1. The problems is Apple loosing education deals and may be business deals as well because of bean counters running the show. Apple isn’t doomed, but its sales that are hurting and young people not having experience with an Apple device, but instead a crapbook.

      1. Indeed the effects of this may become more widely spread as these students enter the work place which after all MDN and others have long said was a strong influence on Mac/iPad sales post school.

        Doesn’t say much for Windows though does it which in theory should offer much more at not dissimilar prices.

  1. I respectfully disagree! Chromebooks are coming on strong and I warned about that a few years ago. Schools are buying them like crazy and are more functional and more familiar to people than an iPad that is twice the price. We are starting to buy them and have everything on VMware now. So now we can hand out students a $200 chromebook and have them remote into our servers and get our image and run Windows and all the software we own on them very cheaply. This lets us get rid of labs and takes alot of the expense off of the school of having to maintain labs and gives us more rooms to use now freeing up space. Personally I think they are junk, but money talks when it comes to business!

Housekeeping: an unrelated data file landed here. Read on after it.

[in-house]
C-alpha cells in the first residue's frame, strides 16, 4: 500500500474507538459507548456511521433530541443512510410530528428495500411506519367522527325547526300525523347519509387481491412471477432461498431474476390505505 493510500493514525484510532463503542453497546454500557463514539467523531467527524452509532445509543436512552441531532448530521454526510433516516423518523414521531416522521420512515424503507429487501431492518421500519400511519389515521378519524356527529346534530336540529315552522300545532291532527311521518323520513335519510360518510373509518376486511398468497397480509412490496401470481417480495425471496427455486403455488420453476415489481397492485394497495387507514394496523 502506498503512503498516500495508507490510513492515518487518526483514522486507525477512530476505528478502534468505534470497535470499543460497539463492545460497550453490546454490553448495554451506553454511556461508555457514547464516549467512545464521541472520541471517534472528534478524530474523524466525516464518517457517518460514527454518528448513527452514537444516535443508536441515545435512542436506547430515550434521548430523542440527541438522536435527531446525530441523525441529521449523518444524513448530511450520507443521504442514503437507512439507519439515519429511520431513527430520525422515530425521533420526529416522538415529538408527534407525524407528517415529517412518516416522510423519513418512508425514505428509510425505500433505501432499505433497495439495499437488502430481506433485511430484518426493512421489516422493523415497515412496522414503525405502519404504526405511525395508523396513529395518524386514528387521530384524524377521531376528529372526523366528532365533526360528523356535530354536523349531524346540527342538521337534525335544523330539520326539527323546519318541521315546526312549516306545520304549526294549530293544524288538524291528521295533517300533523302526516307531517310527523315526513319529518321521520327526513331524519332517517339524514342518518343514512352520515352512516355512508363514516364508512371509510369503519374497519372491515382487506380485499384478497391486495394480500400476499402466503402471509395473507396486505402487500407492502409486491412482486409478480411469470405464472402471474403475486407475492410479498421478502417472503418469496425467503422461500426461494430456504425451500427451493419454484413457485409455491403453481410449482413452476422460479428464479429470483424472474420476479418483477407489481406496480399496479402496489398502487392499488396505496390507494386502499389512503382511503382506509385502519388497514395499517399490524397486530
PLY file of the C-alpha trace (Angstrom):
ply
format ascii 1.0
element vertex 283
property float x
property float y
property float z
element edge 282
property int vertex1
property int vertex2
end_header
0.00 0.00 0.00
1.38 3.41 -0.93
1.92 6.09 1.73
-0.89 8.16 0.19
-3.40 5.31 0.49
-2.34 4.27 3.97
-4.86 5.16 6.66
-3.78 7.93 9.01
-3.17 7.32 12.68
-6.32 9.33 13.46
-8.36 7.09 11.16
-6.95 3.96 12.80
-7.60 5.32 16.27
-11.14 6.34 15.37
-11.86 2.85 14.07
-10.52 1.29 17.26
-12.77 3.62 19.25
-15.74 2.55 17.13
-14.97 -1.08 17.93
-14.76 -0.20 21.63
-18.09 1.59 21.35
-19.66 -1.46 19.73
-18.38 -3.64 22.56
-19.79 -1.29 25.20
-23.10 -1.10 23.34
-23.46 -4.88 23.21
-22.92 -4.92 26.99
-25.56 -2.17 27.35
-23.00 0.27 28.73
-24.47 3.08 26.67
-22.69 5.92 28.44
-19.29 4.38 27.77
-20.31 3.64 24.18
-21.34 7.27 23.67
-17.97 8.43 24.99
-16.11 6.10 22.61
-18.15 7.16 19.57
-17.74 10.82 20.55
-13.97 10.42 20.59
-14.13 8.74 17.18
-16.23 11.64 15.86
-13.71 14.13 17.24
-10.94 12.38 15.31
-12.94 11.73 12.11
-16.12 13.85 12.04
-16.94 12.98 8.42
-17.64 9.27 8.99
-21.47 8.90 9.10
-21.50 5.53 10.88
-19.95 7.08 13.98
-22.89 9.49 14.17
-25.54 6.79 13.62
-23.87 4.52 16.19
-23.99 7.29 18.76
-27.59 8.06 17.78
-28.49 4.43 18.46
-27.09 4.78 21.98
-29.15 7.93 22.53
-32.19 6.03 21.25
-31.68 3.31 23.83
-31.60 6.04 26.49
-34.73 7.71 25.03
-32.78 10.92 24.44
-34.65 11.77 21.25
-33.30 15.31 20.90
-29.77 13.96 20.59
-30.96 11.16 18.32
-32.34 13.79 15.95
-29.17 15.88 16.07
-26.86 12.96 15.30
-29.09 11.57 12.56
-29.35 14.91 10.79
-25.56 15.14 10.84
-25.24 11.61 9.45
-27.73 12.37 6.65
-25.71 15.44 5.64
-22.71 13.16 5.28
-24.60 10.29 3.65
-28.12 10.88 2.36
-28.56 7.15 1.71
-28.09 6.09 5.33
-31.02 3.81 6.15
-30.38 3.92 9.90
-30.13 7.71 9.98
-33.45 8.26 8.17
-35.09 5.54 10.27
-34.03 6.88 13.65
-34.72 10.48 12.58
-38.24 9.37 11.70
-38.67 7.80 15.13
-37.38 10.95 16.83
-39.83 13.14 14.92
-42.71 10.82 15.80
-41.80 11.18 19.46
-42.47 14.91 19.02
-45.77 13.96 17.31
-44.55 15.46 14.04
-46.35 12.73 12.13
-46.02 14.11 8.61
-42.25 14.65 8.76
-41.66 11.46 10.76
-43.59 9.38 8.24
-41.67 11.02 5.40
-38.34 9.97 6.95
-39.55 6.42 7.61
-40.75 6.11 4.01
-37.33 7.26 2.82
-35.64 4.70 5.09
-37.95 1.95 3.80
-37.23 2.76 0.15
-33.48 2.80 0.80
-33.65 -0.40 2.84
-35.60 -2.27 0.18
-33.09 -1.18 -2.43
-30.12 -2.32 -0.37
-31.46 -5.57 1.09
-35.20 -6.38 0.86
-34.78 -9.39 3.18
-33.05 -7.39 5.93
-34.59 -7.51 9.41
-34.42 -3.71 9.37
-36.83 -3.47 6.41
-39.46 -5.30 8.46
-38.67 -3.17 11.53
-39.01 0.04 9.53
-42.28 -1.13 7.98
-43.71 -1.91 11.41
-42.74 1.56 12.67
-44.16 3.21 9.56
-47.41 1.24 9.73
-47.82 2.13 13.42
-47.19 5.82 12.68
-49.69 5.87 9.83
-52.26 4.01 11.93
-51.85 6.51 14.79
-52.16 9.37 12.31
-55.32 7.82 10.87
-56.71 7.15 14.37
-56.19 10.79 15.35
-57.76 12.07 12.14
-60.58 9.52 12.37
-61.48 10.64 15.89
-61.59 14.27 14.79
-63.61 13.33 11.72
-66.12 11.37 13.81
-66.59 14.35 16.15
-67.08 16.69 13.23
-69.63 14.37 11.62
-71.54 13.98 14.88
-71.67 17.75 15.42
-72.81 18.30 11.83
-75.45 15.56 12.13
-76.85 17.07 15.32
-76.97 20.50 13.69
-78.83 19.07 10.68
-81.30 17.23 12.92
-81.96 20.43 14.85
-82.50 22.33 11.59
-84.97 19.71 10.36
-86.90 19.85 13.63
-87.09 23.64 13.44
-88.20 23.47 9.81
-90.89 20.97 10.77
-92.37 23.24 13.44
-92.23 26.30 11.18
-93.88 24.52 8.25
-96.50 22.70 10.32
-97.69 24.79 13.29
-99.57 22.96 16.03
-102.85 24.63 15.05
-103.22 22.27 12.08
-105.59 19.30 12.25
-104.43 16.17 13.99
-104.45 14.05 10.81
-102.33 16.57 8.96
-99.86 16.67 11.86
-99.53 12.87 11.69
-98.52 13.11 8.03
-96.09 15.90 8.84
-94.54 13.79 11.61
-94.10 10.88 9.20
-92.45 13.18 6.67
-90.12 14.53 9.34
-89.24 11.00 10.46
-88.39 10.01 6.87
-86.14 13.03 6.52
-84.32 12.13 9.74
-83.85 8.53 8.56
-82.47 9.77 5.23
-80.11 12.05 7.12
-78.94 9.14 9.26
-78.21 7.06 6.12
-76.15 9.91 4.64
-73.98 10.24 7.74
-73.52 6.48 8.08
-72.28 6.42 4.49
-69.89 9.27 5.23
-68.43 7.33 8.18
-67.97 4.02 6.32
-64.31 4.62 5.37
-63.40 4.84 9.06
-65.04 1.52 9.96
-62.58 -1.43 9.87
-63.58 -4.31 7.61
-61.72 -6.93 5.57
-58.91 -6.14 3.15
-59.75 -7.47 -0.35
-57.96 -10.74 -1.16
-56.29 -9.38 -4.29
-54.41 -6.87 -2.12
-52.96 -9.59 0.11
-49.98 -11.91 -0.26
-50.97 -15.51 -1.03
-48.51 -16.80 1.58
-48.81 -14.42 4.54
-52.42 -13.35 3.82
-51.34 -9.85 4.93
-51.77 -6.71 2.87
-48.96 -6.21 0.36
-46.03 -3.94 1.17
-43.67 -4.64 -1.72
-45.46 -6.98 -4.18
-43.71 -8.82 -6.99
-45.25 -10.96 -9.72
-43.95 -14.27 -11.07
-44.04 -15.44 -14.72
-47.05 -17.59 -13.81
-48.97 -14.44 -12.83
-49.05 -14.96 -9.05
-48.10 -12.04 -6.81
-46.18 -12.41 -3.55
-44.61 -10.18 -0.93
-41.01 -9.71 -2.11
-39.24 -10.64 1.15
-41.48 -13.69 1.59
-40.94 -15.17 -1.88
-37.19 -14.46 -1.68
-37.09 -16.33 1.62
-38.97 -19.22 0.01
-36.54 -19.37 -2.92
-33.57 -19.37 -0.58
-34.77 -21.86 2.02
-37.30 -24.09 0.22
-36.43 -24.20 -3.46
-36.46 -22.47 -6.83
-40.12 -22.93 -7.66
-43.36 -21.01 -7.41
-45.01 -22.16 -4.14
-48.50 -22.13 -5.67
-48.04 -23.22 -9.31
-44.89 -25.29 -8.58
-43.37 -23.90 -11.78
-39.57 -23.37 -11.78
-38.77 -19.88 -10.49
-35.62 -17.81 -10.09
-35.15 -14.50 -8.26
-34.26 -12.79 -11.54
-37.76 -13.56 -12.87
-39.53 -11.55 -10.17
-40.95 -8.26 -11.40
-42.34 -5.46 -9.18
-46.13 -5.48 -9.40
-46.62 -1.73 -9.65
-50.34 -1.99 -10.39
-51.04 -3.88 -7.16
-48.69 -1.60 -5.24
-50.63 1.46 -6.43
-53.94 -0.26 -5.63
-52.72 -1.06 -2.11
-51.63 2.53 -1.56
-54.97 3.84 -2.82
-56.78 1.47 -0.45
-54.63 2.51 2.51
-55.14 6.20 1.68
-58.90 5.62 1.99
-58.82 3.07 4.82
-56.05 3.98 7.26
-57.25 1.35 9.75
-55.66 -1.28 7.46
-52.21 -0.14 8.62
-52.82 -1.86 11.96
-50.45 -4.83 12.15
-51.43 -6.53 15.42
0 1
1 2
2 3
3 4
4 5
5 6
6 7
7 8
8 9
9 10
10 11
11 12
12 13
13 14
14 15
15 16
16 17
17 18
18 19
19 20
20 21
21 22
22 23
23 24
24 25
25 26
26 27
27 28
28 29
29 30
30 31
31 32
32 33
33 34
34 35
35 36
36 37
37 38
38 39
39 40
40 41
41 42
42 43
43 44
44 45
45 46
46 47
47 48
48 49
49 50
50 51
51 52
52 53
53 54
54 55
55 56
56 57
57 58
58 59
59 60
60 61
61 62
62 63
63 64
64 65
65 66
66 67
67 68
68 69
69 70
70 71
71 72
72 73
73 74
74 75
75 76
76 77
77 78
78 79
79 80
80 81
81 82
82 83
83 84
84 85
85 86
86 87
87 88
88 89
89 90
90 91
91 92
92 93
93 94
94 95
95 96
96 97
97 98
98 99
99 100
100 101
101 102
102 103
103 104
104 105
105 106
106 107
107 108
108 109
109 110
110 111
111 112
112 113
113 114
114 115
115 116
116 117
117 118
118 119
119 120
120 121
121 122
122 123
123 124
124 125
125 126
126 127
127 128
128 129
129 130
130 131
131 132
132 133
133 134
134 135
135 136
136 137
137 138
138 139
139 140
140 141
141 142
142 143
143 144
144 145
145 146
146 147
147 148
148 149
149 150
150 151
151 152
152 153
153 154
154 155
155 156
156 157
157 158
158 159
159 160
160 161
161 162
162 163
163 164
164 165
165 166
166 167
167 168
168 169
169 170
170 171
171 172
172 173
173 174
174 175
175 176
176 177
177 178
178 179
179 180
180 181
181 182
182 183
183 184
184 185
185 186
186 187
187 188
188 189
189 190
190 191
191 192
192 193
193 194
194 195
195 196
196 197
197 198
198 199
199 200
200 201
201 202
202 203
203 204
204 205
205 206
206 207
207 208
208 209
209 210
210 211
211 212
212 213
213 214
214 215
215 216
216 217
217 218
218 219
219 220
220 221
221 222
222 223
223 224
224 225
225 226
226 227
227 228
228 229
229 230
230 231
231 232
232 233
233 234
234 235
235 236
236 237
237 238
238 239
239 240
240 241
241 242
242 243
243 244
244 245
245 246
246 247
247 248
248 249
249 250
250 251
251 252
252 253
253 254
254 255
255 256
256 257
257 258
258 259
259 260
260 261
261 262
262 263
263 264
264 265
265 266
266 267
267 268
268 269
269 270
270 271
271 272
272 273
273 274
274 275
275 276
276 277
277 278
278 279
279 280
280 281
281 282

1. This is exactly the mindset the MDN take is referring to. Fact 1: there’s nothing that you’ve mentioned regarding setup, logistics and management of devices in schools that can’t be done or hasn’t been done with iPads and other Apple products. There are PLENTY of solutions there- JAMF software being a popular go-to. So this is faux argument #1. Fact 2: the education solutions available for an iPad environment is MUCH more robust then for Chromebooks/Google apps. The amount of creative consumption and productivity possible on iPads far outshines what can be (and is) done with Chromebooks et al. Just look at the examples presented on the respective websites for more info. Fact 3: it ALWAYS comes down to initial cost. Well, welcome to the 1990’s. Haven’t we learned our lesson regarding TCO, value and longevity (IBM recently reported on such a paradigm)? For instance, what about service? Who’s responsible for servicing that ASUS Chromebooks with Google apps loaded if something goes wrong? ASUS? Google? Best Buy? With Apple, reliable service is second to none. It’s all theirs- software and hardware. Also, Chromebooks may be cheap, but don’t be fooled by the $199 price tag that’s often thrown around. They are that cheap for a reason- they’re total crap. Many/most school systems settle for the mid range- $300-$500- simply because the cheaper versions suck. So it’s all about initial cost, and ease of use for biased IT admins, NOT about educational experiences of our children. That said, the Google model of cheap/free is winning.